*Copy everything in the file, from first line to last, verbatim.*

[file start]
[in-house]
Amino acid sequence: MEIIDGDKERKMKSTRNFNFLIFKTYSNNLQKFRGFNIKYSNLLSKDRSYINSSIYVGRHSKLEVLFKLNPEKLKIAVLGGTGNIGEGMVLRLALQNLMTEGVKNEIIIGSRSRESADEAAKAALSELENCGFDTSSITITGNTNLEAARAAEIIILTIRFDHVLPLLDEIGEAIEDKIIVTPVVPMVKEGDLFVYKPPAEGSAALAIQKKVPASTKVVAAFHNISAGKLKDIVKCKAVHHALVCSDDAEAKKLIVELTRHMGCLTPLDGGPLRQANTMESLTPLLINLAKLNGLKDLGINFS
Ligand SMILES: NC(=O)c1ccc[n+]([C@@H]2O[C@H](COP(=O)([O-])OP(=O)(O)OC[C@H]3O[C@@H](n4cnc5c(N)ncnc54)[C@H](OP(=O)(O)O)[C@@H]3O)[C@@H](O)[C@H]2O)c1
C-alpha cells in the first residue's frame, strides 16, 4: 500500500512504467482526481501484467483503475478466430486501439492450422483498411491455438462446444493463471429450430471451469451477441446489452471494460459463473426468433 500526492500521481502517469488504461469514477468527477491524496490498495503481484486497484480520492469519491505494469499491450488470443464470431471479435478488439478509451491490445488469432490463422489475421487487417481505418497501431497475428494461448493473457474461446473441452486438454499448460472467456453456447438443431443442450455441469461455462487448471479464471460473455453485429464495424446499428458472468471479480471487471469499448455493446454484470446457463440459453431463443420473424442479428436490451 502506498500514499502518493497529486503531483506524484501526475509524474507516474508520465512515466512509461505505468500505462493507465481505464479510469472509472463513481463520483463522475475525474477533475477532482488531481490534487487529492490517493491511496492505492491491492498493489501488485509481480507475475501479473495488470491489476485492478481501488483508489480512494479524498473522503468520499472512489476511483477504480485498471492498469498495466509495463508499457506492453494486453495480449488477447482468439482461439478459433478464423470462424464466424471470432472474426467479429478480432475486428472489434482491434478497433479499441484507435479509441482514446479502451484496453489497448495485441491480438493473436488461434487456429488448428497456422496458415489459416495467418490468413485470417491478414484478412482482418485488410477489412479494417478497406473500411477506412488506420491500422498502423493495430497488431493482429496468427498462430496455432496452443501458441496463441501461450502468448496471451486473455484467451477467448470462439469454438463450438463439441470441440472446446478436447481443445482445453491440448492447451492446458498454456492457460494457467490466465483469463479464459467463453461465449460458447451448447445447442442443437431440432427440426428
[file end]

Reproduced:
[in-house]
Amino acid sequence: MEIIDGDKERKMKSTRNFNFLIFKTYSNNLQKFRGFNIKYSNLLSKDRSYINSSIYVGRHSKLEVLFKLNPEKLKIAVLGGTGNIGEGMVLRLALQNLMTEGVKNEIIIGSRSRESADEAAKAALSELENCGFDTSSITITGNTNLEAARAAEIIILTIRFDHVLPLLDEIGEAIEDKIIVTPVVPMVKEGDLFVYKPPAEGSAALAIQKKVPASTKVVAAFHNISAGKLKDIVKCKAVHHALVCSDDAEAKKLIVELTRHMGCLTPLDGGPLRQANTMESLTPLLINLAKLNGLKDLGINFS
Ligand SMILES: NC(=O)c1ccc[n+]([C@@H]2O[C@H](COP(=O)([O-])OP(=O)(O)OC[C@H]3O[C@@H](n4cnc5c(N)ncnc54)[C@H](OP(=O)(O)O)[C@@H]3O)[C@@H](O)[C@H]2O)c1
C-alpha cells in the first residue's frame, strides 16, 4: 500500500512504467482526481501484467483503475478466430486501439492450422483498411491455438462446444493463471429450430471451469451477441446489452471494460459463473426468433 500526492500521481502517469488504461469514477468527477491524496490498495503481484486497484480520492469519491505494469499491450488470443464470431471479435478488439478509451491490445488469432490463422489475421487487417481505418497501431497475428494461448493473457474461446473441452486438454499448460472467456453456447438443431443442450455441469461455462487448471479464471460473455453485429464495424446499428458472468471479480471487471469499448455493446454484470446457463440459453431463443420473424442479428436490451 502506498500514499502518493497529486503531483506524484501526475509524474507516474508520465512515466512509461505505468500505462493507465481505464479510469472509472463513481463520483463522475475525474477533475477532482488531481490534487487529492490517493491511496492505492491491492498493489501488485509481480507475475501479473495488470491489476485492478481501488483508489480512494479524498473522503468520499472512489476511483477504480485498471492498469498495466509495463508499457506492453494486453495480449488477447482468439482461439478459433478464423470462424464466424471470432472474426467479429478480432475486428472489434482491434478497433479499441484507435479509441482514446479502451484496453489497448495485441491480438493473436488461434487456429488448428497456422496458415489459416495467418490468413485470417491478414484478412482482418485488410477489412479494417478497406473500411477506412488506420491500422498502423493495430497488431493482429496468427498462430496455432496452443501458441496463441501461450502468448496471451486473455484467451477467448470462439469454438463450438463439441470441440472446446478436447481443445482445453491440448492447451492446458498454456492457460494457467490466465483469463479464459467463453461465449460458447451448447445447442442443437431440432427440426428